Interestingly sociologists, they have contributed substantially to

Interestingly enough, the hangover of the bruised reputation of social anthropology was witnessed in post-independence India also. In the decades of forties and fifties and afterwards, sociology became a popular discipline in universities and colleges, whereas the chair of so­cial anthropology in a large number of universities was wanted.

Even today, the universities and colleges are quite eager to open up new de­partments of sociology but at the same time are quite hesitant to start departments of social anthropology. The colonial hatred persists. However, it must be said that social anthropology is rich in its skills to study the indigenous knowledge of the masses of people living in hills, forests and villages.

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The argument is simple-if social anthropol­ogy has the guts to help the colonial regime to settle in India and consolidate its power; it also has the potential to carry the people to the road of progress and development. It is an academic tool, a weapon which leaves us to decide how to use it.

But it is difficult to win over the prejudices against social anthro­pology. There is enough evidence to support our argument. Some of our sociologists are basically, in terms of holding the university de­gree, social anthropologists. But, in their formal status of sociologists, they have contributed substantially to the knowledge of social anthro­pology.

Our sociological fund of knowledge owes much to social anthropology. The contributions of sociologists like M.N. Srinivas, S.C. Dube and G.S. Ghurye are basically anthropological in their con­tent but are included in the field of sociology. As a matter of fact, in countries like India, Pakistan, Bangladesh and South Africa, it is diffi­cult to separate social anthropology from sociology.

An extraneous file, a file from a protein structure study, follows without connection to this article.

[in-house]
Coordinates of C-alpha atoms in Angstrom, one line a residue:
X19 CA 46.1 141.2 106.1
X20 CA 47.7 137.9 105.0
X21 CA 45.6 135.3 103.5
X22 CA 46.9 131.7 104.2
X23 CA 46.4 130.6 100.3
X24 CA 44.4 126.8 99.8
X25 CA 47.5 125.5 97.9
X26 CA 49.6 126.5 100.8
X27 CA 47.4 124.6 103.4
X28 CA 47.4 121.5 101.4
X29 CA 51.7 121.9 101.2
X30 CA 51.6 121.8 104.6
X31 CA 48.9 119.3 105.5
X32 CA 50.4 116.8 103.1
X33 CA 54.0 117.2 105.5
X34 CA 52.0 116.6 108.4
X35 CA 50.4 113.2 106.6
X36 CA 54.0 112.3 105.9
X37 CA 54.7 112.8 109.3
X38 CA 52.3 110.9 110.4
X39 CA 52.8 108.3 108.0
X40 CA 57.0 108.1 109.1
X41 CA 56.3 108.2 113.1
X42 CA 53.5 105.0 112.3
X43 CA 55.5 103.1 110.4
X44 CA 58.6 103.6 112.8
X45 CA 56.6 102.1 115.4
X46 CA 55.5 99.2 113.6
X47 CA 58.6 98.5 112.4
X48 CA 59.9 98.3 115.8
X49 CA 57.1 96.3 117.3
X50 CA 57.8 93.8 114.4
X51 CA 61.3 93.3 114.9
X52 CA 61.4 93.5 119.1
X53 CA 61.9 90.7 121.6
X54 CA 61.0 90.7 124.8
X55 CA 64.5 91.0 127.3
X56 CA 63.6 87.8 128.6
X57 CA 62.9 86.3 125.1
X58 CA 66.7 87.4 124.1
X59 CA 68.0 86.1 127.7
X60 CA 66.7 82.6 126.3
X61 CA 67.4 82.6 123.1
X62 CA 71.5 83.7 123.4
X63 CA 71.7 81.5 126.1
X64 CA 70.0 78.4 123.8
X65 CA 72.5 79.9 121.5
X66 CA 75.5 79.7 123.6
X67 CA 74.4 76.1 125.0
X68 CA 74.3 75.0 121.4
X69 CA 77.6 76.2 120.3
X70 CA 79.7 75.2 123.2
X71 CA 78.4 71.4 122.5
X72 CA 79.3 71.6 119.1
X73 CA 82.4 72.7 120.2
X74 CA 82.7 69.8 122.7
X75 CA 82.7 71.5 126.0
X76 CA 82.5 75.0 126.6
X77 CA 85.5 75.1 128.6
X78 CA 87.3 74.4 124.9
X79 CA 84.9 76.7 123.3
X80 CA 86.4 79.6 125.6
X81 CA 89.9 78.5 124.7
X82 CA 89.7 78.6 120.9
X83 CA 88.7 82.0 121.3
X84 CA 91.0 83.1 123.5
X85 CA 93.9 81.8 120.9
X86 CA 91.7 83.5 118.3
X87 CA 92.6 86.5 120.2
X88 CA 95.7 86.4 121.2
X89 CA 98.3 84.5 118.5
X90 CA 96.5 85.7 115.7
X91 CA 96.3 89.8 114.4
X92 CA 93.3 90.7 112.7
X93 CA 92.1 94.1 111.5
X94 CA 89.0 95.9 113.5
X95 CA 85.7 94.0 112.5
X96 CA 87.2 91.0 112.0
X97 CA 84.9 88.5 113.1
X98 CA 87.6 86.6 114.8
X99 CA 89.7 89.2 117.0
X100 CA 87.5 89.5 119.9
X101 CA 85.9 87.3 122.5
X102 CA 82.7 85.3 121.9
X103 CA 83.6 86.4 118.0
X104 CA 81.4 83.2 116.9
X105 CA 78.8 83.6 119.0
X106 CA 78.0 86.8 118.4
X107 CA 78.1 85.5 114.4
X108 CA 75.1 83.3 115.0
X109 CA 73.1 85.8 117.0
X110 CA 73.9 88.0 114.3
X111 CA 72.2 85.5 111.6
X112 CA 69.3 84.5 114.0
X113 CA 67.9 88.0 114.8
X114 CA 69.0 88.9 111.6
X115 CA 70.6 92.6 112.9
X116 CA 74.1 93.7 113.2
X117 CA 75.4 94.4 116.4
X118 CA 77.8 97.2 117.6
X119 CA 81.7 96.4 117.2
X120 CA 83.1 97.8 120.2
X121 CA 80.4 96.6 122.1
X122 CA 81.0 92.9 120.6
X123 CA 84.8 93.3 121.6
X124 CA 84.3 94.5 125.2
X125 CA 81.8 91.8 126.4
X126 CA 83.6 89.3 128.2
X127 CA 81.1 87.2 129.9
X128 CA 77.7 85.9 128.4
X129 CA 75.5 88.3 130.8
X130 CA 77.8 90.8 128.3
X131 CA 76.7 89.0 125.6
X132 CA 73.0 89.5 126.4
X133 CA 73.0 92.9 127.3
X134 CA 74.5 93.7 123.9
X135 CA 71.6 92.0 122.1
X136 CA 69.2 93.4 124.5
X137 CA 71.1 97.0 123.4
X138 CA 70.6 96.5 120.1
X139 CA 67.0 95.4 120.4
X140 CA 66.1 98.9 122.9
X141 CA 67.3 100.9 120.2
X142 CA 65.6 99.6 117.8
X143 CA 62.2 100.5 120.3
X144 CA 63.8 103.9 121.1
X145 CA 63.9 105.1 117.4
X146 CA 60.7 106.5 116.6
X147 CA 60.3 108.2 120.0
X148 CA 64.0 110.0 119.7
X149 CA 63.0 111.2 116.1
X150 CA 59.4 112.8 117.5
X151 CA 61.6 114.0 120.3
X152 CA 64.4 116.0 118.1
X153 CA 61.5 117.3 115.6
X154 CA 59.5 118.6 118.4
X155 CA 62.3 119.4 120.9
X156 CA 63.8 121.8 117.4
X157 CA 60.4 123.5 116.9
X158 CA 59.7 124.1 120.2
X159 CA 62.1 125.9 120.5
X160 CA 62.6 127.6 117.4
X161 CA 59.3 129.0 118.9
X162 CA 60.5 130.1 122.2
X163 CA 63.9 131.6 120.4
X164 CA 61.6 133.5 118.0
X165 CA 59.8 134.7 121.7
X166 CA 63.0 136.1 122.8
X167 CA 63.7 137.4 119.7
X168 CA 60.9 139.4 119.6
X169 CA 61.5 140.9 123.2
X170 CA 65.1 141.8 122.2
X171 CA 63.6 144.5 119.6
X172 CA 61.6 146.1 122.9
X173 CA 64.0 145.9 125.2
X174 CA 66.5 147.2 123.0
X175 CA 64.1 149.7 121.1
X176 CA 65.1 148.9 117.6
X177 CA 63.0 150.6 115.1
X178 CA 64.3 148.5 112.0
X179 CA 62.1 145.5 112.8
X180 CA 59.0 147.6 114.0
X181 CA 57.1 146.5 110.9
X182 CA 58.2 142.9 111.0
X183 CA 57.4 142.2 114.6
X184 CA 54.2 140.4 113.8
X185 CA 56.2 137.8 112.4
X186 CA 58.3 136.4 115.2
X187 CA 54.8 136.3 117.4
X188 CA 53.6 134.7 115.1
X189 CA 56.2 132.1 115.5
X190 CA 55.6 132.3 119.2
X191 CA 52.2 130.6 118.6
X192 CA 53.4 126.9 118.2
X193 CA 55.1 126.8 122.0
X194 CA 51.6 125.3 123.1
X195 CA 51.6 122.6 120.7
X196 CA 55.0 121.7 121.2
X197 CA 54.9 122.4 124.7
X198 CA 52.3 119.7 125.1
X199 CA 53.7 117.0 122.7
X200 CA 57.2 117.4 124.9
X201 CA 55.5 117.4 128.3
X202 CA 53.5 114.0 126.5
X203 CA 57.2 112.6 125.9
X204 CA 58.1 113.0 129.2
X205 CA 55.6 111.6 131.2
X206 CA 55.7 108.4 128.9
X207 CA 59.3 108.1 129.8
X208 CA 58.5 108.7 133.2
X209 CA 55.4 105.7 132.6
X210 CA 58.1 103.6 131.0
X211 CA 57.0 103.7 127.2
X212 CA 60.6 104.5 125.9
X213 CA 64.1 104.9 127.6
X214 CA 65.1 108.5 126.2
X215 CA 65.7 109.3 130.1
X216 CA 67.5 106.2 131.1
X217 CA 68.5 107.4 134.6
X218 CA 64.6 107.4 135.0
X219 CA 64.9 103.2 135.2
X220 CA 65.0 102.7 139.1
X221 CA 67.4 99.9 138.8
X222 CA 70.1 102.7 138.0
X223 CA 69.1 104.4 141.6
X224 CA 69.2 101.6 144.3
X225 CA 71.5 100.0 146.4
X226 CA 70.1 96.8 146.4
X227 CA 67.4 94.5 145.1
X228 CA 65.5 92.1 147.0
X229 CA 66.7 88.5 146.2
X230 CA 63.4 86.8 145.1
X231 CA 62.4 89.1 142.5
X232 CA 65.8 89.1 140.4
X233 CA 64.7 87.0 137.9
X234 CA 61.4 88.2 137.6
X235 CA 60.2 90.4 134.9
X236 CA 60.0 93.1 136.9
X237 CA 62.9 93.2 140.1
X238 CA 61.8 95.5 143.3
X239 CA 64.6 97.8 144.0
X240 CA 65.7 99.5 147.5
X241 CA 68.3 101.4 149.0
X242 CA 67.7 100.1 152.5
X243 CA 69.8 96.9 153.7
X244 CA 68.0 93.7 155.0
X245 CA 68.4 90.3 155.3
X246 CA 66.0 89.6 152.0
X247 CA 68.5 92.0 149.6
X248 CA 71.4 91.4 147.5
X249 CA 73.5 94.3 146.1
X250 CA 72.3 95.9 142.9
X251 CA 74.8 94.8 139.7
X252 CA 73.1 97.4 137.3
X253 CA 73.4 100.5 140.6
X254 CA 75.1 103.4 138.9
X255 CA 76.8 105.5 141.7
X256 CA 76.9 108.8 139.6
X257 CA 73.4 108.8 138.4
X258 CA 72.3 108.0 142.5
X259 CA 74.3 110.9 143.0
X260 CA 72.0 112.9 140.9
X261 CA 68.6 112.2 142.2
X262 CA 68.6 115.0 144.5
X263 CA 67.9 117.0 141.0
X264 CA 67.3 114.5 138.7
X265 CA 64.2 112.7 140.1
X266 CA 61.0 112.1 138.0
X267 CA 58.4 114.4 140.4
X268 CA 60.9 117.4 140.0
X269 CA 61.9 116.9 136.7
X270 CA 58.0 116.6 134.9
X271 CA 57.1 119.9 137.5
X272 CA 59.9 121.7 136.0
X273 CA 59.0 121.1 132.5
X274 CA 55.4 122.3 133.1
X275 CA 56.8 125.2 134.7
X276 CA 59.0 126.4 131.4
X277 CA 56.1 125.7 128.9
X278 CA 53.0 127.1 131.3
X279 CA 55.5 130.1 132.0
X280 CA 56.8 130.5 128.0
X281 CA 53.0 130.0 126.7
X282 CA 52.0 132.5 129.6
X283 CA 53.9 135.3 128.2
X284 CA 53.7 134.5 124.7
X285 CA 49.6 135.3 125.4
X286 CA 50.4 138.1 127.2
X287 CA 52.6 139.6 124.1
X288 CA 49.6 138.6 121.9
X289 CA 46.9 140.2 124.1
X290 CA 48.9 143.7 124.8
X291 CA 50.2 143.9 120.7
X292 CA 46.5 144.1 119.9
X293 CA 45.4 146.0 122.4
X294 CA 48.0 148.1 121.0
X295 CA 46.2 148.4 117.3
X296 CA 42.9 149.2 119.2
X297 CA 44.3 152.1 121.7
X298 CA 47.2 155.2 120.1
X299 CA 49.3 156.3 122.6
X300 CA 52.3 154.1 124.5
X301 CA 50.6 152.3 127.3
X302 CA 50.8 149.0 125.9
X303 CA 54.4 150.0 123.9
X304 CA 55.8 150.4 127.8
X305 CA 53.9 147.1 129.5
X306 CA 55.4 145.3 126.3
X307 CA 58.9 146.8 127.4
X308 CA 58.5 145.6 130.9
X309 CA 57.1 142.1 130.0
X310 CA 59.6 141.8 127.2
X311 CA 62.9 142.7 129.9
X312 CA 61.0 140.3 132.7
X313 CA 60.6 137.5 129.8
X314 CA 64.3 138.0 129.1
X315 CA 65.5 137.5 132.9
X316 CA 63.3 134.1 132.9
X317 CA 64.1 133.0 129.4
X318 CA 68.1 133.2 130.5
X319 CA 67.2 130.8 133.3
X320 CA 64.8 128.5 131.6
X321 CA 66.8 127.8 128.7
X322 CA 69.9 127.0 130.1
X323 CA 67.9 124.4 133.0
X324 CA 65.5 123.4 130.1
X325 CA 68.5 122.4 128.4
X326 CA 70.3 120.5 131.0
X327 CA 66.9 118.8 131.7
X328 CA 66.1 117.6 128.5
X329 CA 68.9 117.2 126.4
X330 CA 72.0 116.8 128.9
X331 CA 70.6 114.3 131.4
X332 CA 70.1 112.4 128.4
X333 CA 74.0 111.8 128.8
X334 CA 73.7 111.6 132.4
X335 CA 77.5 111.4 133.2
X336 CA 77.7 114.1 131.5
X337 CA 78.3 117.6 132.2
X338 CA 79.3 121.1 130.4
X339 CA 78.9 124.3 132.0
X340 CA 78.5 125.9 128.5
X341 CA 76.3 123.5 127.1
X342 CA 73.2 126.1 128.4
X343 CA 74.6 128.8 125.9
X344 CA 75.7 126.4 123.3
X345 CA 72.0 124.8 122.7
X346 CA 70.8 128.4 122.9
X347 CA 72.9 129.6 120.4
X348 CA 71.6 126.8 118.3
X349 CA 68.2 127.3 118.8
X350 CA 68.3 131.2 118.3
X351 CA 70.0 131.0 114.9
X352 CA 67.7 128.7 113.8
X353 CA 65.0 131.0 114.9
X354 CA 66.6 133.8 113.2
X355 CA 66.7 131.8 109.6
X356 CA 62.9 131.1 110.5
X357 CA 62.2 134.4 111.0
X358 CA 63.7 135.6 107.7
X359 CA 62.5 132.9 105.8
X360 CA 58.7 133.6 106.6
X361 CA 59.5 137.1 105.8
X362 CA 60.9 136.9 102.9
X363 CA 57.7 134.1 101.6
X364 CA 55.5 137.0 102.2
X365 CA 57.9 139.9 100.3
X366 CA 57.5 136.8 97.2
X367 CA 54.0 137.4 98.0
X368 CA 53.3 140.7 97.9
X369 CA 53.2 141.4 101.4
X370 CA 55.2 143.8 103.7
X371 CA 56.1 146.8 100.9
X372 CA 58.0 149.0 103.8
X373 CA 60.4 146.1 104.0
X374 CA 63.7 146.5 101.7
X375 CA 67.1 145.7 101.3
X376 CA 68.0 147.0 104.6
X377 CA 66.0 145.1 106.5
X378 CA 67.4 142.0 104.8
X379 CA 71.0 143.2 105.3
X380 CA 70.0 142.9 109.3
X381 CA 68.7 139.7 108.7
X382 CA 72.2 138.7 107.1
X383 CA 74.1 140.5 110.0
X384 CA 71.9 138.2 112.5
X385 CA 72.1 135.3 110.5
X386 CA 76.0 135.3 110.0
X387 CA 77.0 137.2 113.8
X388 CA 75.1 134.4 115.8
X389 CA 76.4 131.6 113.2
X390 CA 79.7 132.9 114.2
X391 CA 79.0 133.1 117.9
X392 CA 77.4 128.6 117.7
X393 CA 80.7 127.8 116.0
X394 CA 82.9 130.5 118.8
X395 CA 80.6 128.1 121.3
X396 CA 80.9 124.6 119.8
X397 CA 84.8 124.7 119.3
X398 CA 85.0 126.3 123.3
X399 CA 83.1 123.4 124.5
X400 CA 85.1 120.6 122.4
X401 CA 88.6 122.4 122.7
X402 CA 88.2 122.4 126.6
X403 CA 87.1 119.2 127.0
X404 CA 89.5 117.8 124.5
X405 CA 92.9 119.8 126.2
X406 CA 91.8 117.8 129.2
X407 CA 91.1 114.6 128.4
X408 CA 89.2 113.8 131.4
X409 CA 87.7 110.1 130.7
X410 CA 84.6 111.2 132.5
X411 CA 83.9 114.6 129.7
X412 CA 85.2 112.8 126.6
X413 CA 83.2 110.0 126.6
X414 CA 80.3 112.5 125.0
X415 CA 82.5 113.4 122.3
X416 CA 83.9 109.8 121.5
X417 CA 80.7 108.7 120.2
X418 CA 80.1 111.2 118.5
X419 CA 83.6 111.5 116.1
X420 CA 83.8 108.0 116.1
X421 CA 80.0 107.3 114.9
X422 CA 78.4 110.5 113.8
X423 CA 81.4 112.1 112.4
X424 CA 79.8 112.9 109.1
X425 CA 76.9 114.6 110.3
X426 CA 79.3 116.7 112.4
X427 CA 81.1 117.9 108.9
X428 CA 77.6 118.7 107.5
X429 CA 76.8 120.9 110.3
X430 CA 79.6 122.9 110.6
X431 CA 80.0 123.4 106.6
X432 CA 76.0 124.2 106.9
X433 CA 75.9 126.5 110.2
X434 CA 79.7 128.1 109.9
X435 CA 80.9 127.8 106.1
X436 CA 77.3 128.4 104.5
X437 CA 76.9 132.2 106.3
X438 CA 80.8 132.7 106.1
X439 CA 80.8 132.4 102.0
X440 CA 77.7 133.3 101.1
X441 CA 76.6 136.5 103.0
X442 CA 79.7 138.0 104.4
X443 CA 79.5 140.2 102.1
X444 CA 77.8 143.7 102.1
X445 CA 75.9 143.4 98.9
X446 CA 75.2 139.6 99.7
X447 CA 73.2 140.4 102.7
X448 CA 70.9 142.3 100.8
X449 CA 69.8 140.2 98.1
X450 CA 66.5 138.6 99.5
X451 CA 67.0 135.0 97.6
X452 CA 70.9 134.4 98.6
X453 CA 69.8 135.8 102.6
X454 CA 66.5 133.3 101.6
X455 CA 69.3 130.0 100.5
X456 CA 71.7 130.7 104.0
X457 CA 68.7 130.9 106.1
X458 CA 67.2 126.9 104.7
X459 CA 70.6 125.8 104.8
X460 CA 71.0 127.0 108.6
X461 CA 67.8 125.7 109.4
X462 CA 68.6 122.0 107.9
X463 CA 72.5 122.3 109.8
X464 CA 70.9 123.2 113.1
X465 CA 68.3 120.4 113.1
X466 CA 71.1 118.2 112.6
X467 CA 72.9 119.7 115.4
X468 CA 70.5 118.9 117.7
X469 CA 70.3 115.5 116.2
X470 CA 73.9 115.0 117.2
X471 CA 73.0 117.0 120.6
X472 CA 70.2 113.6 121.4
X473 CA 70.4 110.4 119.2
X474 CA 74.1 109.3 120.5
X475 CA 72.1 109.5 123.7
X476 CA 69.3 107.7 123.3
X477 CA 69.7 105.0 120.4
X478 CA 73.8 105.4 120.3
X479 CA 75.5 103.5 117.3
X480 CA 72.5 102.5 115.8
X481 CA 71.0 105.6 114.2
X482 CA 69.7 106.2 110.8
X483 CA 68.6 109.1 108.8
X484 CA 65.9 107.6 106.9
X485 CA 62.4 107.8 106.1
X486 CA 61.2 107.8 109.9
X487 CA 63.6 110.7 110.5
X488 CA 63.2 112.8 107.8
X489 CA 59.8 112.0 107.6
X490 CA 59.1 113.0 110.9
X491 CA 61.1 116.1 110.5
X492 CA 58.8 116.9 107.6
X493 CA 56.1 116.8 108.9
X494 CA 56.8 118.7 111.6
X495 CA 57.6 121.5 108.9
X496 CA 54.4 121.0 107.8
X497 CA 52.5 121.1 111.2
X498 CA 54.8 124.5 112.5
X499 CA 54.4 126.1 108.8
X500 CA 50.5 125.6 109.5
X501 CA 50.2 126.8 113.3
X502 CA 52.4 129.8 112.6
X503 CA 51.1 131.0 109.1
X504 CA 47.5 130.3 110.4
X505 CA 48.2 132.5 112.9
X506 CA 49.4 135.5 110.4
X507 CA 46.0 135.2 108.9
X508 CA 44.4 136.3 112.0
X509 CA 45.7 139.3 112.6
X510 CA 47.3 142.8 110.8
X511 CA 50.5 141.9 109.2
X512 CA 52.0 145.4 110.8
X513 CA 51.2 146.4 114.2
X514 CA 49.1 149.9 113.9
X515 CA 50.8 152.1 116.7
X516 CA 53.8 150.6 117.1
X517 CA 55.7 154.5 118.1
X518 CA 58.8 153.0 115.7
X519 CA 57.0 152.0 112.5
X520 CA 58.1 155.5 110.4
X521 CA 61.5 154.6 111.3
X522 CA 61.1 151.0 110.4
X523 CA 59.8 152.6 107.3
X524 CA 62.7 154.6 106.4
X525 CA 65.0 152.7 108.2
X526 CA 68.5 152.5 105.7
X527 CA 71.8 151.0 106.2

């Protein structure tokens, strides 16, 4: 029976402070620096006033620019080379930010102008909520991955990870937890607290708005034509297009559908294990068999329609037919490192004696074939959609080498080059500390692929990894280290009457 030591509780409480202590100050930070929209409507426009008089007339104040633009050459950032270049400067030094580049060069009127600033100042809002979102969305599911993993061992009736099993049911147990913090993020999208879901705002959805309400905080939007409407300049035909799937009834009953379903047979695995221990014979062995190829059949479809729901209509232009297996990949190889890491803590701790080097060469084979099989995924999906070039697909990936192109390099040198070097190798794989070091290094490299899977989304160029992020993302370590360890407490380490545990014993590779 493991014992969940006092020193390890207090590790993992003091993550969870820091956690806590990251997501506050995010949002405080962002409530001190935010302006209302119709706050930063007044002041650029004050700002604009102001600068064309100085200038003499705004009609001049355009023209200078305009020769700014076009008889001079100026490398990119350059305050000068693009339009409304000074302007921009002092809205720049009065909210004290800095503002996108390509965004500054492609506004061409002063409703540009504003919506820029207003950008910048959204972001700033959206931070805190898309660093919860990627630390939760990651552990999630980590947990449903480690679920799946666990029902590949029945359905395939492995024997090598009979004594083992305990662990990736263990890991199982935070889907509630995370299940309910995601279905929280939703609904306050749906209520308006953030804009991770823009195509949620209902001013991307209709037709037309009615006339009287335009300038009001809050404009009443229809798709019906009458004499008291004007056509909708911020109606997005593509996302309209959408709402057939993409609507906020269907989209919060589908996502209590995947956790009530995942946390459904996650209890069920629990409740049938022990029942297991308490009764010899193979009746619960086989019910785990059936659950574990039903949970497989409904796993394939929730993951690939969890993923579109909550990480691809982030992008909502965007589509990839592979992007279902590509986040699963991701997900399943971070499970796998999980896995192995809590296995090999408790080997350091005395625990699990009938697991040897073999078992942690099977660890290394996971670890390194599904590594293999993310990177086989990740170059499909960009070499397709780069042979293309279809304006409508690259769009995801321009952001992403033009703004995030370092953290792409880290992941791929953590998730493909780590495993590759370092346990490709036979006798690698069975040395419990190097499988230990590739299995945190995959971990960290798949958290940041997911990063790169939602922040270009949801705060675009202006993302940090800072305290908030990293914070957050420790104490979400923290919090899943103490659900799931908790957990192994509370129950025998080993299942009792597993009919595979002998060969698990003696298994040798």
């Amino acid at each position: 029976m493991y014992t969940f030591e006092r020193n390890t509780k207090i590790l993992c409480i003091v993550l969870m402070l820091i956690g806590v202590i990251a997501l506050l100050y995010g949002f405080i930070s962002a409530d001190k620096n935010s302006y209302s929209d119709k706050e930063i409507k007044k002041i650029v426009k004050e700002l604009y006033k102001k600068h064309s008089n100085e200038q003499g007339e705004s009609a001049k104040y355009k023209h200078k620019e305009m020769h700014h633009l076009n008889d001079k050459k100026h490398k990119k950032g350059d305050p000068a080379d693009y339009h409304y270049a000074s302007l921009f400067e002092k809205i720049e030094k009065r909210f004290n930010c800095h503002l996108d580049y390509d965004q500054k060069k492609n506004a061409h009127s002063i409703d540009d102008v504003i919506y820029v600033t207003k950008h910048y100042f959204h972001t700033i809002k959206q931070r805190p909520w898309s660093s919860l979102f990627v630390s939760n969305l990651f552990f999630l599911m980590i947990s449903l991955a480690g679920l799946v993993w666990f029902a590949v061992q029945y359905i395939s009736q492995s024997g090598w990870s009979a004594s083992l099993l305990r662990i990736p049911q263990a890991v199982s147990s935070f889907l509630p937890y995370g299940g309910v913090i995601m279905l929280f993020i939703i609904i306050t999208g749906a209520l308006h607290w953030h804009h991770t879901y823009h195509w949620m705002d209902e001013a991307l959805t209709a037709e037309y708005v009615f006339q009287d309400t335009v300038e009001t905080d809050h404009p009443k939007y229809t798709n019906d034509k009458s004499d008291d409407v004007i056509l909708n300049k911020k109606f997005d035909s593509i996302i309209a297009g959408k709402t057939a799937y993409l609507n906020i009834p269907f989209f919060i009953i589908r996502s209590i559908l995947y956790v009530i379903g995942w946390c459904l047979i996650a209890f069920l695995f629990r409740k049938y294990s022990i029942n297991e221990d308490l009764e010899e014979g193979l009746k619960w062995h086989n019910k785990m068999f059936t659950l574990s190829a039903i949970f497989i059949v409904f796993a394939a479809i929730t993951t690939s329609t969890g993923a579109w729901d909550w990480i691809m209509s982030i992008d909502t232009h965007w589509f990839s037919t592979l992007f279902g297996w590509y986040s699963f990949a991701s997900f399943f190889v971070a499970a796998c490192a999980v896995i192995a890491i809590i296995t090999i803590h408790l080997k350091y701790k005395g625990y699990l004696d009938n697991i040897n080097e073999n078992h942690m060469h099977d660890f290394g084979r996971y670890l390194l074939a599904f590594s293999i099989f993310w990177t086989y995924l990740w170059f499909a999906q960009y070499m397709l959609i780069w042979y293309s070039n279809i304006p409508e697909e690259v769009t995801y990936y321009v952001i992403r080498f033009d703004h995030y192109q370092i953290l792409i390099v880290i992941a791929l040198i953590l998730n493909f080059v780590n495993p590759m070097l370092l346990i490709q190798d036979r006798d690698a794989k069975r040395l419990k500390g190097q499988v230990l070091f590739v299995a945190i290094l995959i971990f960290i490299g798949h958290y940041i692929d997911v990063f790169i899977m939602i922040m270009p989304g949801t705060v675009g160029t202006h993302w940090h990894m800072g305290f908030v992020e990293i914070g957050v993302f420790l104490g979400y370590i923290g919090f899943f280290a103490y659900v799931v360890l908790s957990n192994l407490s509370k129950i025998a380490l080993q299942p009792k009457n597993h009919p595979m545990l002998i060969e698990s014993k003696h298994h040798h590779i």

Simply, they are inseparable. Despite this understanding social anthropology would re­quire several decades to establish itself in the popular framework of the intellectual society.

Ideologically, social anthropology is considered to be an active partner with the religiosity and capitalism dominating the society. The anthropological studies conducted in the southern part of Africa very convincingly show that after independence the clergymen and the businessmen had to flee with a copy of the Bible under the arm and a briefcase in hand.

The history of colonial and feudal regimes in the South African countries shows that social anthropology had a dirty relationship with imperialism, capitalism and religious conver­sion. It is with this historical background in view that we analyze the new horizons which social anthropology has opened up for the devel­opment of the indigenous people, weaker sections and rural people.

Now is the time when we should employ social anthropological po­tential for the new goals charted out by different developing countries? We believe that if the sociological knowledge and re­searches are properly utilized, the discipline itself would be enriched in theory, methods and data and would also help the society and state to attain new future.